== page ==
Grain export prices rise again

Despite a whole range of measures taken by the Russian government to slow down the growth of the grain rate, it is increasing again.

2020 became a record year for the Russian agro-industrial complex in many respects, including the cost of grain.

For example, according to Rosagrotrans, in September-October the price of grain soared to fantastic levels: wheat with protein cost 17-19 thousand rubles per ton and even more. Feed wheat (for livestock feed) lagged behind quite a bit: 15 thousand rubles per ton.

Against this background, mass complaints from livestock breeders, millers and bakers poured into the Ministry of Agriculture. After all, if you buy grain at such a price, then the profitability of the business is at risk. And there are two options: either to close, leaving people without food, or to sharply raise food prices — and this is the threat of a new crisis.

The Ministry of Agriculture listened: since January 2021, a grain export quota has been introduced, and since February 15, high duties at the level of 30% have also been introduced. All this made it possible to reduce the exchange rate (by about 1-2 thousand rubles per ton). However, in recent weeks, prices have begun to rise again.

Why is Russian grain rising in price again?

Firstly, we are talking only about the growth of prices for external buyers (for export).
Domestically, agricultural producers have already dramatically reduced prices. Here they had no choice: after all, the entire range of measures taken by the Russian government was designed specifically for this effect.

Of course, there is a fear that some of the grain producers will fill it in “deep bins” instead of selling it to the domestic market.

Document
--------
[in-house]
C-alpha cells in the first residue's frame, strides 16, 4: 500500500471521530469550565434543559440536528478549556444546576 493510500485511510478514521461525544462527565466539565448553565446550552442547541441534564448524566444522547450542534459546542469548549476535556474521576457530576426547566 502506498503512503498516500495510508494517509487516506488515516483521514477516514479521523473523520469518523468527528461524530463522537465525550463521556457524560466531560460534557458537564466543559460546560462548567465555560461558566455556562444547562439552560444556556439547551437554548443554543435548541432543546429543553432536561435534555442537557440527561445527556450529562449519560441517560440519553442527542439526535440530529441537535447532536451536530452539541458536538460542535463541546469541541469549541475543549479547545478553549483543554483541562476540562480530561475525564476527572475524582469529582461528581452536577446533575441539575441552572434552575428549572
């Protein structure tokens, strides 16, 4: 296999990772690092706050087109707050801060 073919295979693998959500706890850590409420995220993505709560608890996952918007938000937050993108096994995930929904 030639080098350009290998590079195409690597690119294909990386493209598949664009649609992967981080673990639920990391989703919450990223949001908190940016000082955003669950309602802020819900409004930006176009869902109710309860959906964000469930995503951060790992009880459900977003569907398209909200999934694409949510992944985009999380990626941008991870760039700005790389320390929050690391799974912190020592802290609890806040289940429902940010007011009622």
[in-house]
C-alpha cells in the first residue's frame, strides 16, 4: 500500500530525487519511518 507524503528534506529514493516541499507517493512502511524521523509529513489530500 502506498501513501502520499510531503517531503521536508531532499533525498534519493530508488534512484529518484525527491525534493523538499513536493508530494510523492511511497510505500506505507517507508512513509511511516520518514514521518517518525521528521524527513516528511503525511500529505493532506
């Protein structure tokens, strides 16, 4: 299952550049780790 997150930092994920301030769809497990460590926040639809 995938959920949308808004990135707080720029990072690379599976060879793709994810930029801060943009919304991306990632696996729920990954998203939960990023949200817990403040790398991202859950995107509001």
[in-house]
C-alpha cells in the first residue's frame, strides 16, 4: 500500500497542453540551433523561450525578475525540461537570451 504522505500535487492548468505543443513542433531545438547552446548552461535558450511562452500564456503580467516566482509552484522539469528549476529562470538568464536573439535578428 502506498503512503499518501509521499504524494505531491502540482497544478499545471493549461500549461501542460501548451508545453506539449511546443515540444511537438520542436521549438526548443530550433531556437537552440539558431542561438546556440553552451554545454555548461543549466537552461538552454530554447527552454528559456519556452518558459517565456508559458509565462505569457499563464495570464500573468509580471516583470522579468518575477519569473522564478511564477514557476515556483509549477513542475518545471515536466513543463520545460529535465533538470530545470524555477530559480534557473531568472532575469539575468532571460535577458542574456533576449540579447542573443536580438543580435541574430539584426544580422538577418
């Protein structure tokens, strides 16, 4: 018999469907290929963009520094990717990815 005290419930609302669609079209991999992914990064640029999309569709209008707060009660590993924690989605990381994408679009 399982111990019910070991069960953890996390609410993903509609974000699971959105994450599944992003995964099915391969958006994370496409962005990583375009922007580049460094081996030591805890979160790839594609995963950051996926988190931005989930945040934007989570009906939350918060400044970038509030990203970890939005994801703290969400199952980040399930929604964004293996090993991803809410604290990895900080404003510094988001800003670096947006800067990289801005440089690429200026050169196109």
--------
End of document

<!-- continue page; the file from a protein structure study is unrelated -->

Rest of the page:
After all, the grain is quite capable of remaining until June 30, when the export quota expires. And whether it will be extended is still unknown.

In addition, there are at least three reasons that make export grain prices rise.

  1. Danger of low harvest in 2021. For example, droughts occur in the Russian Federation and the United States, and the world community is worried: will there be enough grain next year.
  2. Epidemiological uncertainty. Many countries are striving to create food reserves in case of new waves of epidemics and lockdowns. This leads to «aggressive demand».
  3. Since quotas and duties are about to begin to operate, there are enough people who want to have time to buy cheap Russian wheat, and a struggle arises between them. And since demand rises, the price naturally rises.

All this together led to the fact that the export price of wheat today is about $ 260 per ton.

However, experts believe that the decline is not far off.

It may happen in the coming months, when Argentina and Australia «throw» their crops on the market, increasing the supply and thereby reducing the cost of a ton of grain.